Did you know that in December 2008 the European Court of Human Rights has ruled that it is illegal for the government to retain DNA profiles and fingerprints belonging to two men never convicted of any crime. Jude Umeh made a posting on his blog about the “Virtual Shadows” book launch which he attended, which gave me the link for this ruling. So thanks Jude 🙂
The landmark decision could mean the more than 570,000 DNA profiles in the National DNA Database belonging to innocent individuals will have to be deleted. Police in England, Wales and Northern Ireland currently have powers to take DNA and fingerprints from everyone they arrest regardless of the seriousness of their crime, or if they are prosecuted. This includes minors. This ruling is well overdue!
In its ruling, the Grand Chamber said retention of innocent people’s DNA profile was a violation of Article 8 of the European Convention on Human Rights. Article 8 states: “Everyone has the right for his private and family life, his home and his correspondence.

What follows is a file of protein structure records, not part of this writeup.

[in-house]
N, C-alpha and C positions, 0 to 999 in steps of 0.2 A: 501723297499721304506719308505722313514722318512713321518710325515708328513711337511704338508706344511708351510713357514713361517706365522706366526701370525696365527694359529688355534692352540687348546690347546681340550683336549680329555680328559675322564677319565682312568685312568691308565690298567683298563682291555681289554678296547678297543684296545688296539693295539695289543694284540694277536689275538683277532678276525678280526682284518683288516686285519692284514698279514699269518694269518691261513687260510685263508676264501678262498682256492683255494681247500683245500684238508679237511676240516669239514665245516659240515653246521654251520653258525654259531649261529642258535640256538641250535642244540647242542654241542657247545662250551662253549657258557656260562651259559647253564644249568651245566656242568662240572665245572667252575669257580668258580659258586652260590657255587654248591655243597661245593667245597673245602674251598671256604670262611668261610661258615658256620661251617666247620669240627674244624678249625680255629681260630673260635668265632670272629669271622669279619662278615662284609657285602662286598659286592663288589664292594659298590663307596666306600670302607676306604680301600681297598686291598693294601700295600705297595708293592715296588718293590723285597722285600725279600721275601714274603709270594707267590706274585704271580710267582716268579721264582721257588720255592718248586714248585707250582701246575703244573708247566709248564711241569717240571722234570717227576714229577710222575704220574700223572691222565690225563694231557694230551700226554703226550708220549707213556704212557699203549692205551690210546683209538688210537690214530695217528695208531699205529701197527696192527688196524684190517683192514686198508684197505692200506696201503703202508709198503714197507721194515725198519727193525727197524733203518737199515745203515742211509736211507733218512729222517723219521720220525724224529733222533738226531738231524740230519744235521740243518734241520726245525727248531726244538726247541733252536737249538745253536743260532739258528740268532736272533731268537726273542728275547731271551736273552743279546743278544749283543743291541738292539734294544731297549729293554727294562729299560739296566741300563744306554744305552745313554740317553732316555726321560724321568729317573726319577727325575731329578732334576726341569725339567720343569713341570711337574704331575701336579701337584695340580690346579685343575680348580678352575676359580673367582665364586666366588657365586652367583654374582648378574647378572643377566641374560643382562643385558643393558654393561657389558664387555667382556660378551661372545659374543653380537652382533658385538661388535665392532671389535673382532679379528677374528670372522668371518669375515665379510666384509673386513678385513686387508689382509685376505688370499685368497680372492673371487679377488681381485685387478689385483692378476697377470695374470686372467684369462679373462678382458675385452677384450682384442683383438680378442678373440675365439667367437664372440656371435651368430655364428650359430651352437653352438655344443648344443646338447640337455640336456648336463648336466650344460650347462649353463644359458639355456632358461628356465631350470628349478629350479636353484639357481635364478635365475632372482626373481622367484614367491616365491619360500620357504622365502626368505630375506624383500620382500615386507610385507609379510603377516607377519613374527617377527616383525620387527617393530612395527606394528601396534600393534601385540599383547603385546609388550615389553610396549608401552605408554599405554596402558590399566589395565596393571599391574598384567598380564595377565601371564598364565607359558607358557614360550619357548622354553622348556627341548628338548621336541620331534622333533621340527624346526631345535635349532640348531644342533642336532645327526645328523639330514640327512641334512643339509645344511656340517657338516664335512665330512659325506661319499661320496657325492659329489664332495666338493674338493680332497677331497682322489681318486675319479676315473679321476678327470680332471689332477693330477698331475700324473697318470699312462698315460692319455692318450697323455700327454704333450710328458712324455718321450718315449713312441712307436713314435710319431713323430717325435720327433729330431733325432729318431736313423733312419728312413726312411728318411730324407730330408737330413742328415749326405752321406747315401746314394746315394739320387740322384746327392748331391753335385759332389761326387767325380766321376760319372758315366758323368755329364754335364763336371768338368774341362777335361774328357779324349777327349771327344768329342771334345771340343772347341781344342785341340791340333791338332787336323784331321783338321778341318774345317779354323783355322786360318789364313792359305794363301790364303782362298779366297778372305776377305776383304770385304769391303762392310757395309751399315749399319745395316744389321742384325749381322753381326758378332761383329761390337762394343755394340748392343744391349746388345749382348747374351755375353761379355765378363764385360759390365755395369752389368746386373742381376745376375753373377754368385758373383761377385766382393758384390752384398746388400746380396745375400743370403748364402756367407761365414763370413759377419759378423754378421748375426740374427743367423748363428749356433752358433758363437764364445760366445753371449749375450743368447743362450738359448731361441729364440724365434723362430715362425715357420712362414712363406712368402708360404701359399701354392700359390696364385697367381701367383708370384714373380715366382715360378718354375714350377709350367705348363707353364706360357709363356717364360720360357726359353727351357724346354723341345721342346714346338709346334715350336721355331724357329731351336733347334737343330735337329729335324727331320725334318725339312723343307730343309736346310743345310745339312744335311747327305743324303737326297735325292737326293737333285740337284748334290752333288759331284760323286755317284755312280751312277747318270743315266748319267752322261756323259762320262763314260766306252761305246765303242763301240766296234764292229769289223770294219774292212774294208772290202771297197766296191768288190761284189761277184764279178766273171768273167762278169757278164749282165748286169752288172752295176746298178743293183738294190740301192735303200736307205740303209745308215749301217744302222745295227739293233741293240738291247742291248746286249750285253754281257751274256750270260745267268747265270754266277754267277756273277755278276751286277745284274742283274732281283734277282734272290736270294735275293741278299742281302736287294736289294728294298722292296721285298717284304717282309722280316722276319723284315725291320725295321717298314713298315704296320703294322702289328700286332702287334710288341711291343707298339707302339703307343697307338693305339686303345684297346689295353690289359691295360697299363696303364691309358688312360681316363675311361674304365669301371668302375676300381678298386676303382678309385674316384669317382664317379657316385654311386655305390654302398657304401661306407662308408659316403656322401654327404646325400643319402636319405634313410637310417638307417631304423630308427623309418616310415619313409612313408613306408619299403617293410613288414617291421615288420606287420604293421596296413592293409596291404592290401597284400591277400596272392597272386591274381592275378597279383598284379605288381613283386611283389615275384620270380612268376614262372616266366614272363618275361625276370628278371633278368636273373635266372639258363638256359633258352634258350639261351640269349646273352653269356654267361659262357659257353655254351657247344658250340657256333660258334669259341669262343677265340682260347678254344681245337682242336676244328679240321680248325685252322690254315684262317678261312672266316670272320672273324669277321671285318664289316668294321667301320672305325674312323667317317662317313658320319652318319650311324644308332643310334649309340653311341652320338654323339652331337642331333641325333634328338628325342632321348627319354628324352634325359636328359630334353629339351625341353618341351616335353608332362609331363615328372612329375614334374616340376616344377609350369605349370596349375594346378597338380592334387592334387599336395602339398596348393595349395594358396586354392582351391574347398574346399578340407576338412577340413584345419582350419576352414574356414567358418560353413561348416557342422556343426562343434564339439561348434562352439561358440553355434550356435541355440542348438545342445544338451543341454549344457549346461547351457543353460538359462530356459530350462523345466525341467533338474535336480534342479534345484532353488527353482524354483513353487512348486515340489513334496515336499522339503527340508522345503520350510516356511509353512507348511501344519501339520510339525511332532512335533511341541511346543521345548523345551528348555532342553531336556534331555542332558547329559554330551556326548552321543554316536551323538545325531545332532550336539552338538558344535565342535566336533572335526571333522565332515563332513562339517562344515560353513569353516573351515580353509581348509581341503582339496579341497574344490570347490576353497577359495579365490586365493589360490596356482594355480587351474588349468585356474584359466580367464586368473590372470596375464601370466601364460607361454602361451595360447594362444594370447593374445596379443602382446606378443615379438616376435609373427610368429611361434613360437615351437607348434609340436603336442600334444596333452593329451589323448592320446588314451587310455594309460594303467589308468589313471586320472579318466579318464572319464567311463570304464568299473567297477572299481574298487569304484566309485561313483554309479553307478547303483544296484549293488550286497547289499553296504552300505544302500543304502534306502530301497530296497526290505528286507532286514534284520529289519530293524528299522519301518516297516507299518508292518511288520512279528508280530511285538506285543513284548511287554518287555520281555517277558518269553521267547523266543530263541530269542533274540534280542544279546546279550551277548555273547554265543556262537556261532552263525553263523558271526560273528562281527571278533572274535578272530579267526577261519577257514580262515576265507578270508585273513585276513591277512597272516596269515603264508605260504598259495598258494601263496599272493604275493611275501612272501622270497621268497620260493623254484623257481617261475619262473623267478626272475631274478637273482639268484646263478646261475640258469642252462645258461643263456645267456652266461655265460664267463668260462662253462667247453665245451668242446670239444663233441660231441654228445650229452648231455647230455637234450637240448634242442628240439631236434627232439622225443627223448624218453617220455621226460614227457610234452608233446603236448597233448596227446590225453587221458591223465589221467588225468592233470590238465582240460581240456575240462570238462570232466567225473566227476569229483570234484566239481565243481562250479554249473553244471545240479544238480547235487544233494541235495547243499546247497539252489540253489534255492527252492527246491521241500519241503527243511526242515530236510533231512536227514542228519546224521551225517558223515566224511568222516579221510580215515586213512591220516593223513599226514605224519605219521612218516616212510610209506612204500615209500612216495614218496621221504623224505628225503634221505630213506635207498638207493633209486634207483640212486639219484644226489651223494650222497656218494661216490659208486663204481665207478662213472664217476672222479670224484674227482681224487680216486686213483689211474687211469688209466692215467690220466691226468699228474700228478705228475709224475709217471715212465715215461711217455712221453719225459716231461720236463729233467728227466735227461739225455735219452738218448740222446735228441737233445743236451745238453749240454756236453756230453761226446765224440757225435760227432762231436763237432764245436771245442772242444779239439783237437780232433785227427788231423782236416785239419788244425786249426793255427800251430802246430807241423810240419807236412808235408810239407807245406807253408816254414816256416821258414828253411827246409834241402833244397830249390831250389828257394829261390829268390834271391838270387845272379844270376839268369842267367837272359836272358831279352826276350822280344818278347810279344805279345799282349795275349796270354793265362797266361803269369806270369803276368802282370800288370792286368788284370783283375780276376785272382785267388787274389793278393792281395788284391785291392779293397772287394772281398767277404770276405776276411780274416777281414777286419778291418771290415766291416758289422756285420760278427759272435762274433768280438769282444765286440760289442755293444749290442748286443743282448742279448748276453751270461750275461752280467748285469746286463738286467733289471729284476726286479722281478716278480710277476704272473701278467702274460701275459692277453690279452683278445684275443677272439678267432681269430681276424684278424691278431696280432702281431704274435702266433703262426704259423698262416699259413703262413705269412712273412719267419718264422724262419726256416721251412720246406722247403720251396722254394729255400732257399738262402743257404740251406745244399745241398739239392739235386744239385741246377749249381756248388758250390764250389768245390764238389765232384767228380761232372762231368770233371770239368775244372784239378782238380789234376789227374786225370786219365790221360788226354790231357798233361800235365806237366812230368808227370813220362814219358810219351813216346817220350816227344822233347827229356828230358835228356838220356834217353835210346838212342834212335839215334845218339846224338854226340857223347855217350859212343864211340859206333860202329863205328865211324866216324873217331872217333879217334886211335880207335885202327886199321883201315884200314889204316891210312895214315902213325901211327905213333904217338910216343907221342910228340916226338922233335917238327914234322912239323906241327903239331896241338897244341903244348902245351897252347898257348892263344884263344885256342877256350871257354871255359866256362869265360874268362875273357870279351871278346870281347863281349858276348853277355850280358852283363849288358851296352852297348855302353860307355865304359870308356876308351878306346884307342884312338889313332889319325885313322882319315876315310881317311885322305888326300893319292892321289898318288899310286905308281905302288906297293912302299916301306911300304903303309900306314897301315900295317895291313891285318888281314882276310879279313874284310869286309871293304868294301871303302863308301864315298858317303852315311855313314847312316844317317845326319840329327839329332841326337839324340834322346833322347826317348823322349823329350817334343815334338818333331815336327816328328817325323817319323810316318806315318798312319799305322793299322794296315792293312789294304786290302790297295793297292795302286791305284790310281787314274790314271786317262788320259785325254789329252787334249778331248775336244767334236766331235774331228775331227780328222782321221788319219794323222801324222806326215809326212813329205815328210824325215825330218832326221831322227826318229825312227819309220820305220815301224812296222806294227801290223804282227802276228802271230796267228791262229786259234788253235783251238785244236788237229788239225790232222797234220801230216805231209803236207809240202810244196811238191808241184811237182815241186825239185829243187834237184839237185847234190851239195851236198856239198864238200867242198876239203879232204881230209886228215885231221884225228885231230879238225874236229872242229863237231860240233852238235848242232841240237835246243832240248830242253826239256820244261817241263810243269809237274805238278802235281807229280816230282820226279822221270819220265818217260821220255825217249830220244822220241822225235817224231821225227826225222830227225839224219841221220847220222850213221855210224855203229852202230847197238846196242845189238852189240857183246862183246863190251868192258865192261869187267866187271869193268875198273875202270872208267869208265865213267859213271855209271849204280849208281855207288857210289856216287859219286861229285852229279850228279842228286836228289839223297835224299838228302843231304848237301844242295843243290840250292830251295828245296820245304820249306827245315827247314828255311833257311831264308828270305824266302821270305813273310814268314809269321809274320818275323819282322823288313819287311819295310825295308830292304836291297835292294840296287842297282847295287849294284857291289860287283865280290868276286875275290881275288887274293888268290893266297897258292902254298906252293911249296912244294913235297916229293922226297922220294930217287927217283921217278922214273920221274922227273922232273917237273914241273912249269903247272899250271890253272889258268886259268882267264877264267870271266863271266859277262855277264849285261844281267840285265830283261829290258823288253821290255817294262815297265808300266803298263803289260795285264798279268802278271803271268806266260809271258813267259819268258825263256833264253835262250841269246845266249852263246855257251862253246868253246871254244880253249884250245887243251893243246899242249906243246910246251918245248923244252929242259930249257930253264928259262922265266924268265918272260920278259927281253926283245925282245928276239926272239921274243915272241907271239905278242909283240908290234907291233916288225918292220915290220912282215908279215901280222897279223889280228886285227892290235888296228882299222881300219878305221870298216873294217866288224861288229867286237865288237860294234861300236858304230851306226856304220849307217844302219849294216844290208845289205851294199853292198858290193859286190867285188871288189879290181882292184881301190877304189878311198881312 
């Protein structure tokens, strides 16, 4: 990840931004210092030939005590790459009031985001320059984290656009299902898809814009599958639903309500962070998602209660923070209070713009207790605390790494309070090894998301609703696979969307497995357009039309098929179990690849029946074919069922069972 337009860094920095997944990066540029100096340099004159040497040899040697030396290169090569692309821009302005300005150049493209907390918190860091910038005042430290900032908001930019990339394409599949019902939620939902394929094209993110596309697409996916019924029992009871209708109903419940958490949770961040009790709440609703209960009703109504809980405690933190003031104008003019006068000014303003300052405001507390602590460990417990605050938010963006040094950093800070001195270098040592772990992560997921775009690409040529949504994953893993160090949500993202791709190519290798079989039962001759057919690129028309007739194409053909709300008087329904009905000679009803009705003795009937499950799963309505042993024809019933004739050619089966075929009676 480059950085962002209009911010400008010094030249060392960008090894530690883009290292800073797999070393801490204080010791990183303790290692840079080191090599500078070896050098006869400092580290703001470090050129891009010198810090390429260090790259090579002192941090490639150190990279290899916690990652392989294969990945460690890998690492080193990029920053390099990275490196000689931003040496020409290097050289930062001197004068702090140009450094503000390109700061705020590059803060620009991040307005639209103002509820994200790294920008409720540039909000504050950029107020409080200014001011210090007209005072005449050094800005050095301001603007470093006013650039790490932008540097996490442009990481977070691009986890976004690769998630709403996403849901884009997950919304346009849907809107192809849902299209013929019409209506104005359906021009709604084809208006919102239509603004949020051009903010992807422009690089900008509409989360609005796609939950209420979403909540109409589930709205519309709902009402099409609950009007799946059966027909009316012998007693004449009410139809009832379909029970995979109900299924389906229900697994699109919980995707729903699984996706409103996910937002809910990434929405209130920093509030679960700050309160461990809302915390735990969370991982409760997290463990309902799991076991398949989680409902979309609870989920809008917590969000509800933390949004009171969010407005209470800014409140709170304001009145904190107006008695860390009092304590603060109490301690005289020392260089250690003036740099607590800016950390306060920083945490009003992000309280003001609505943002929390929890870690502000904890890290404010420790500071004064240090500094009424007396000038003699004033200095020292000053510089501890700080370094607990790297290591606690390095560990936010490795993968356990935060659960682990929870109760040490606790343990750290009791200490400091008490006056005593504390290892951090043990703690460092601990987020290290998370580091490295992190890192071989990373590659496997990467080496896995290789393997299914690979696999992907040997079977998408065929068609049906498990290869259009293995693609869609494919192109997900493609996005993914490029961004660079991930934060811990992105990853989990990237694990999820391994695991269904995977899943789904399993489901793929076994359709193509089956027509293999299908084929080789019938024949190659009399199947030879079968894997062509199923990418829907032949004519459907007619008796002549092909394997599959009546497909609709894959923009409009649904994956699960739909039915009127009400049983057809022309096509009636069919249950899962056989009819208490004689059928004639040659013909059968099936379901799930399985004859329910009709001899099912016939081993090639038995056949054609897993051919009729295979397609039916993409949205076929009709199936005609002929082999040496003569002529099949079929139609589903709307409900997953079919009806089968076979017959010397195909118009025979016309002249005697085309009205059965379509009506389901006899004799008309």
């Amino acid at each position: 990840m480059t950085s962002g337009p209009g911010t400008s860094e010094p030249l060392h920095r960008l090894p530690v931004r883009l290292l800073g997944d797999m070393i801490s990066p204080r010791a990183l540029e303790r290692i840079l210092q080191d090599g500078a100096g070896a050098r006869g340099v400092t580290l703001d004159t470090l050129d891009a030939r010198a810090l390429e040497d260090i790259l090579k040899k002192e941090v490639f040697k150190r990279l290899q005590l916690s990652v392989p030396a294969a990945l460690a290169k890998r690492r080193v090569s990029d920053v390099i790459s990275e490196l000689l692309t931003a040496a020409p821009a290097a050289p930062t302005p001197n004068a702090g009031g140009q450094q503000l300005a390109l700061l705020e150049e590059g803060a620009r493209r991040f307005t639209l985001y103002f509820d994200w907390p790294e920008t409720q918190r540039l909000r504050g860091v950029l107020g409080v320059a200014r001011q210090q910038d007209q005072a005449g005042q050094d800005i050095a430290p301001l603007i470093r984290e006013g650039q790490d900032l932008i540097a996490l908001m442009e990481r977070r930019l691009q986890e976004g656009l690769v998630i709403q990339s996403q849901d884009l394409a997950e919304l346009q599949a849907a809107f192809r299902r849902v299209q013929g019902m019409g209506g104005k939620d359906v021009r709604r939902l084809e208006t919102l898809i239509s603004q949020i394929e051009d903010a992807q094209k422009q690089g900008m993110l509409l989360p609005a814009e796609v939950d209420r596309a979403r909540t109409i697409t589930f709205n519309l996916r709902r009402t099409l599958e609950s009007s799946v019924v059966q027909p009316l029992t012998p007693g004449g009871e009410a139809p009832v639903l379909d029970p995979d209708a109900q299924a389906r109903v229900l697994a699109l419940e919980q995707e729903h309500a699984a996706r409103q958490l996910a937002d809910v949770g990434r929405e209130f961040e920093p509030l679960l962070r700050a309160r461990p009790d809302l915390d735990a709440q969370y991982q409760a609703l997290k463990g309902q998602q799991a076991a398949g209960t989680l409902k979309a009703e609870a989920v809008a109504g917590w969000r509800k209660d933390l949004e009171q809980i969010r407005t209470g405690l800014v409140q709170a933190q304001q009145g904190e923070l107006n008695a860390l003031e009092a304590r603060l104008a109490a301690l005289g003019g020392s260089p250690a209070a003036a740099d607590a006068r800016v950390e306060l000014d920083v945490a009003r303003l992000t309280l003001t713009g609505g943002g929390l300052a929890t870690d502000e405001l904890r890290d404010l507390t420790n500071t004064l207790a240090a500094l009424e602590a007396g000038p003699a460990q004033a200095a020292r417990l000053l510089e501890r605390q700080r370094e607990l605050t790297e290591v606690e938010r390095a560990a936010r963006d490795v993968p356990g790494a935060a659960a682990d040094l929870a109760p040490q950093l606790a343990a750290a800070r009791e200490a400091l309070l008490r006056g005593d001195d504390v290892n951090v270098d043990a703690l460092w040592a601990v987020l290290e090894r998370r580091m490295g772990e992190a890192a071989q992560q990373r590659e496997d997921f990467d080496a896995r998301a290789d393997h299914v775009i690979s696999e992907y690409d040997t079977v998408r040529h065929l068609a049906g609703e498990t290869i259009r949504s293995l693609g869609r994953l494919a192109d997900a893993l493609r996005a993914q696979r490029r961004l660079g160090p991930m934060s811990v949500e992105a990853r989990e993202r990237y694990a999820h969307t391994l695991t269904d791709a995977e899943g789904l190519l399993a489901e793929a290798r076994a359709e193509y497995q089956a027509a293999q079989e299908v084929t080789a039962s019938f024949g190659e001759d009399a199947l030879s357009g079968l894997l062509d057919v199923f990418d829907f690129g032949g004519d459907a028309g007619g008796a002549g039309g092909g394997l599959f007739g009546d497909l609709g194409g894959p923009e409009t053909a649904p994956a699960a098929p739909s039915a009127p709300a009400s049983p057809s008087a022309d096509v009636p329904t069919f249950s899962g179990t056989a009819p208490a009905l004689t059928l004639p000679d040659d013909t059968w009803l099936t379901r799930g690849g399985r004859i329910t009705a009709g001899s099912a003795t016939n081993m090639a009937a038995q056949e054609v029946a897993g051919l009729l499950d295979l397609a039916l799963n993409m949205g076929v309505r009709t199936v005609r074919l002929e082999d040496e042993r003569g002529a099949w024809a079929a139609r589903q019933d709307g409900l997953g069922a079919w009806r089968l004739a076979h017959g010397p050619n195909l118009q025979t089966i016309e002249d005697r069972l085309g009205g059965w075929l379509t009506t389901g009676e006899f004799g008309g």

The 17 judges wrote: “The Court was struck by the blanket and indiscriminate nature of the power of retention in England and Wales. In particular, the data in question could be retained irrespective of the nature or gravity of the offence with which the individual was originally suspected or of the age of the suspected offender; the retention was not time-limited; and there existed only limited possibilities for an acquitted individual to have the data removed from the nationwide database or to have the materials destroyed.”